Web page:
Between 5,000-10,000 people joined a silent, candlelit protest in the town of Moutier on Friday after a vote to switch cantons was on Monday declared invalid.
Organisers say the demonstration on Friday evening is a "call for democracy". Speakers addressing the crowd at the town hall called for people to continue fighting Monday's decision, but also called for calm.
This comes as a top district official on Monday reversed a narrow June 2017 people’s vote for Moutier to leave German-speaking canton Bern and join French-speaking canton Jura. The official ruled that six out of seven legal complaints over misleading propaganda and organisational flaws were justified.
The pro-Jura separatist movement said the decision had been taken for “political reasons” and vowed to fight against the vote reversal. It is likely that Monday’s decision by the Bern authorities will be appealed. Some people are also suggesting a fresh vote to unblock the potentially explosive situation.
On June 18, 2017, voters in Moutier decided in favour of Jura by 137 votes. A total of 4,000 citizens took part in the ballot with an unusually high turnout of 88%. But the vote aroused suspicions that some people had registered themselves as eligible voters in Moutier without actually residing there. These suspicions were raised with the federal authorities, leading to an investigation.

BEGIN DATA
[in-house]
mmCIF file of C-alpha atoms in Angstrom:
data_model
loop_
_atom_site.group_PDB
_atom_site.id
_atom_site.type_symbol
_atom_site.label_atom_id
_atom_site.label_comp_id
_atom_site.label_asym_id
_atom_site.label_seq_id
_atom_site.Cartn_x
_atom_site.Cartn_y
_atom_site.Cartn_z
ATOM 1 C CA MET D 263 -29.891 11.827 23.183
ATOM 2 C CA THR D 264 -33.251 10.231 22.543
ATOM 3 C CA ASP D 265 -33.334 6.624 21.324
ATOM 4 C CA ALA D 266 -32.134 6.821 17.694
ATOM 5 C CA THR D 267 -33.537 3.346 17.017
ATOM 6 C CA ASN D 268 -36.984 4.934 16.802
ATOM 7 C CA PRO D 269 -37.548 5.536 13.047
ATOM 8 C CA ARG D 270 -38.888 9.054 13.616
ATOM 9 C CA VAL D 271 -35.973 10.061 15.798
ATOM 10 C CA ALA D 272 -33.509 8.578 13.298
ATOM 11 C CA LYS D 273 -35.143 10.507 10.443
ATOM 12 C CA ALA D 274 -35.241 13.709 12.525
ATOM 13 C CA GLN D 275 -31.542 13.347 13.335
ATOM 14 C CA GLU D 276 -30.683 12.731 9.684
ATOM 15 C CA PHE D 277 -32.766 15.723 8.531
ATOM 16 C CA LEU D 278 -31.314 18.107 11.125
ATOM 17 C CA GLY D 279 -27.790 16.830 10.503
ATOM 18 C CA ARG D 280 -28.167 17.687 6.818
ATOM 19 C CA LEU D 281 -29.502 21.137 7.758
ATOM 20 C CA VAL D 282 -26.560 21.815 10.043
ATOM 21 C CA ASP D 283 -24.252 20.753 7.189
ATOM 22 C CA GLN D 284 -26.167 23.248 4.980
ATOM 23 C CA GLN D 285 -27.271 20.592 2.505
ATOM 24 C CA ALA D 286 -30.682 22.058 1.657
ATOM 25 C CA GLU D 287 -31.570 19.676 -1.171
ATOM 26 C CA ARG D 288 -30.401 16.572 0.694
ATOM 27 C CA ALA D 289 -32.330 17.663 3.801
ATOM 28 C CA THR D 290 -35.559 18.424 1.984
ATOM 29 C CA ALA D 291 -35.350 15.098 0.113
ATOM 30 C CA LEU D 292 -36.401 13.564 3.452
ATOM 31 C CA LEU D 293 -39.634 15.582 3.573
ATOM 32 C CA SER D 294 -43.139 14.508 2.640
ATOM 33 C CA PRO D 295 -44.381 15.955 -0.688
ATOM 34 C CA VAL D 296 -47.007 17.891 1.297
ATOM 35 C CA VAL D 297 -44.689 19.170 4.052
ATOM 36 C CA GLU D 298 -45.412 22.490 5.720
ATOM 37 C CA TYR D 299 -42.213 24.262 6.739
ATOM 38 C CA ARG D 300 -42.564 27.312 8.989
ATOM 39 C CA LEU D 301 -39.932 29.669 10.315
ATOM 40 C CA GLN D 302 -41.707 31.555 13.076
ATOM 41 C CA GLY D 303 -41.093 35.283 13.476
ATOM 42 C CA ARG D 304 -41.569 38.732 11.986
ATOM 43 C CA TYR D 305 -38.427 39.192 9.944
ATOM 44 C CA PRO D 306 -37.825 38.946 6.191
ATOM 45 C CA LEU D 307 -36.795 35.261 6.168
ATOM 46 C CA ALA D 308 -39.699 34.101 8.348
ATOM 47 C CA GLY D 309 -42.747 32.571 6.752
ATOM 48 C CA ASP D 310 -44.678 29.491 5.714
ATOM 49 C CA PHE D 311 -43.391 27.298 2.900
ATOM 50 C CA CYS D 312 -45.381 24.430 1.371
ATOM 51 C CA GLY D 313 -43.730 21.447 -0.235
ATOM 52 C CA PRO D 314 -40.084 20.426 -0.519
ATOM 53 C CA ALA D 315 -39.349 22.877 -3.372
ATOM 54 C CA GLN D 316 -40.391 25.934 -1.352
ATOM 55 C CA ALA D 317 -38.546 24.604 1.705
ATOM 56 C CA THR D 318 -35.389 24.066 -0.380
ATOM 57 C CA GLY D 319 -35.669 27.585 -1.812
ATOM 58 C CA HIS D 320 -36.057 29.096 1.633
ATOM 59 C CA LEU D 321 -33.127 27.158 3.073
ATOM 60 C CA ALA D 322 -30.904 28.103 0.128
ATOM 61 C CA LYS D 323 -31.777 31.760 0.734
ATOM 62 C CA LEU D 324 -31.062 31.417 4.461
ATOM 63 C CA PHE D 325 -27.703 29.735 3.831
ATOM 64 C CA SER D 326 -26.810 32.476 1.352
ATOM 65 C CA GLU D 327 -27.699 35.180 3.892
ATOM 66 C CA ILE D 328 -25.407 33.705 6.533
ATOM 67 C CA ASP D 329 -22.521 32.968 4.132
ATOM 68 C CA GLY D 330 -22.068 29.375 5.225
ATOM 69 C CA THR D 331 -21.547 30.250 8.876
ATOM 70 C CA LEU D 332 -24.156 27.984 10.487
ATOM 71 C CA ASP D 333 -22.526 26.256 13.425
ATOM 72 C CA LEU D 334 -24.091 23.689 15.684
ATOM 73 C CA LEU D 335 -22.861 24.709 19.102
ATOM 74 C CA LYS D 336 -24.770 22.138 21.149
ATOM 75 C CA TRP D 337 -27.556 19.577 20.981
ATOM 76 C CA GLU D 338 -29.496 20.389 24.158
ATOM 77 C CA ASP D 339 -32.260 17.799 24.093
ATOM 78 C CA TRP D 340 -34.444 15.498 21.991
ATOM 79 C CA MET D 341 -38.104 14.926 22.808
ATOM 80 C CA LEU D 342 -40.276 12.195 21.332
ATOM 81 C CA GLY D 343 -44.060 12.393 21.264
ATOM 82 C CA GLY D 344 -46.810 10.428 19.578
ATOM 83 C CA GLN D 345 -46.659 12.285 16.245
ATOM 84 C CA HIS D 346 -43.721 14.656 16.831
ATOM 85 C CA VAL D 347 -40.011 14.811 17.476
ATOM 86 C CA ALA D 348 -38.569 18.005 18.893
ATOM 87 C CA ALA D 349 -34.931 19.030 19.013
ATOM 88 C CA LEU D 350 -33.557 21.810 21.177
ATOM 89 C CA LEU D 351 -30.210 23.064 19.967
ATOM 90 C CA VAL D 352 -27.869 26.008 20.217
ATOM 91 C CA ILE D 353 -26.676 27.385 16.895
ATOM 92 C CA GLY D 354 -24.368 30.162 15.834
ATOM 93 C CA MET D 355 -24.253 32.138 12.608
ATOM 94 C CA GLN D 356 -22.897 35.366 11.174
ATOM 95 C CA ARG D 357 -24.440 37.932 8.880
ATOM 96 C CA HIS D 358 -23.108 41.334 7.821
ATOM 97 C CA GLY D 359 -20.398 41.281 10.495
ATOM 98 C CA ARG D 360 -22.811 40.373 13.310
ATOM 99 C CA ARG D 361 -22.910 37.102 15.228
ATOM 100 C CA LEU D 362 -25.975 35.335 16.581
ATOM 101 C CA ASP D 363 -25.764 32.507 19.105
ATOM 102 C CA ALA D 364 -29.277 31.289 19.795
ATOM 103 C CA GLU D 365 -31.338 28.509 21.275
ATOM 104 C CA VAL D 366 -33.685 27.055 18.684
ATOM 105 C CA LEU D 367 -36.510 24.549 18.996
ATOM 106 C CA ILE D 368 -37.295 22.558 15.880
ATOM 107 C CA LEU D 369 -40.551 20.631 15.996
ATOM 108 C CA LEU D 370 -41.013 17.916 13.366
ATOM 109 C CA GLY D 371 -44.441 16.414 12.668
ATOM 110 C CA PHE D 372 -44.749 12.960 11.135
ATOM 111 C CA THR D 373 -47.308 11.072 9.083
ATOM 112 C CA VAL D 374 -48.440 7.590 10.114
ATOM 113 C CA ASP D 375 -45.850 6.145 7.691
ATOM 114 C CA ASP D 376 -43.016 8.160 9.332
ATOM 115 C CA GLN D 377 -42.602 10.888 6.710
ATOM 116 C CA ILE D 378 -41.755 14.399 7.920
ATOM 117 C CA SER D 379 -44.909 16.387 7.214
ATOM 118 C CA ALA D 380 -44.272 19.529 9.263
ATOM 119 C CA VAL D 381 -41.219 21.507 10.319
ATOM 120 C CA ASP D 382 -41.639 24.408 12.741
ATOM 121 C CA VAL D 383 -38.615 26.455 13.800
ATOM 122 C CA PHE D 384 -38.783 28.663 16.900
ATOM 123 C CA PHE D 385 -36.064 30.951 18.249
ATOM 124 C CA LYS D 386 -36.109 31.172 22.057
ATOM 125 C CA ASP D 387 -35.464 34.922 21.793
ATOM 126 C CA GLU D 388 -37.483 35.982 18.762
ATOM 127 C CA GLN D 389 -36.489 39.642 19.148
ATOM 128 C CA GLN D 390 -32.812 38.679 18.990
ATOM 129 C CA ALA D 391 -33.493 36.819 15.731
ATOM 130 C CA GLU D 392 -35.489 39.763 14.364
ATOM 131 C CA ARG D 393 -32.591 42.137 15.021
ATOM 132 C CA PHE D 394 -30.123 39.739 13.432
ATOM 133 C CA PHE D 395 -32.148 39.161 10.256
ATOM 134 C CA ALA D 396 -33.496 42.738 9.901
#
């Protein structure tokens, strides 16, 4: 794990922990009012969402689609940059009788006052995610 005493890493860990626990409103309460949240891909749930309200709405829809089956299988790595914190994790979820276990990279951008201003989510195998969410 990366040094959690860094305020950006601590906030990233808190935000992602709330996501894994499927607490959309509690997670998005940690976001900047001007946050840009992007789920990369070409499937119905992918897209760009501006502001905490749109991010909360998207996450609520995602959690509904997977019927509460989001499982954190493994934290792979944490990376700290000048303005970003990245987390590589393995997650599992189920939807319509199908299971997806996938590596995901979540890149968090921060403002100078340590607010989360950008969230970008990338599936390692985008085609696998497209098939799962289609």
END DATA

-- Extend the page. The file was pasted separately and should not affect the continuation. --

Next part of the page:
The controversy is the latest twist in a long-running territorial dispute in Switzerland. French-speaking Jura became the 26th Swiss canton in 1979 when a separatist movement won a vote to secede from German-speaking canton Bern. Since then, the question has been raised in some towns and villages along the border about which canton they would like to be part of.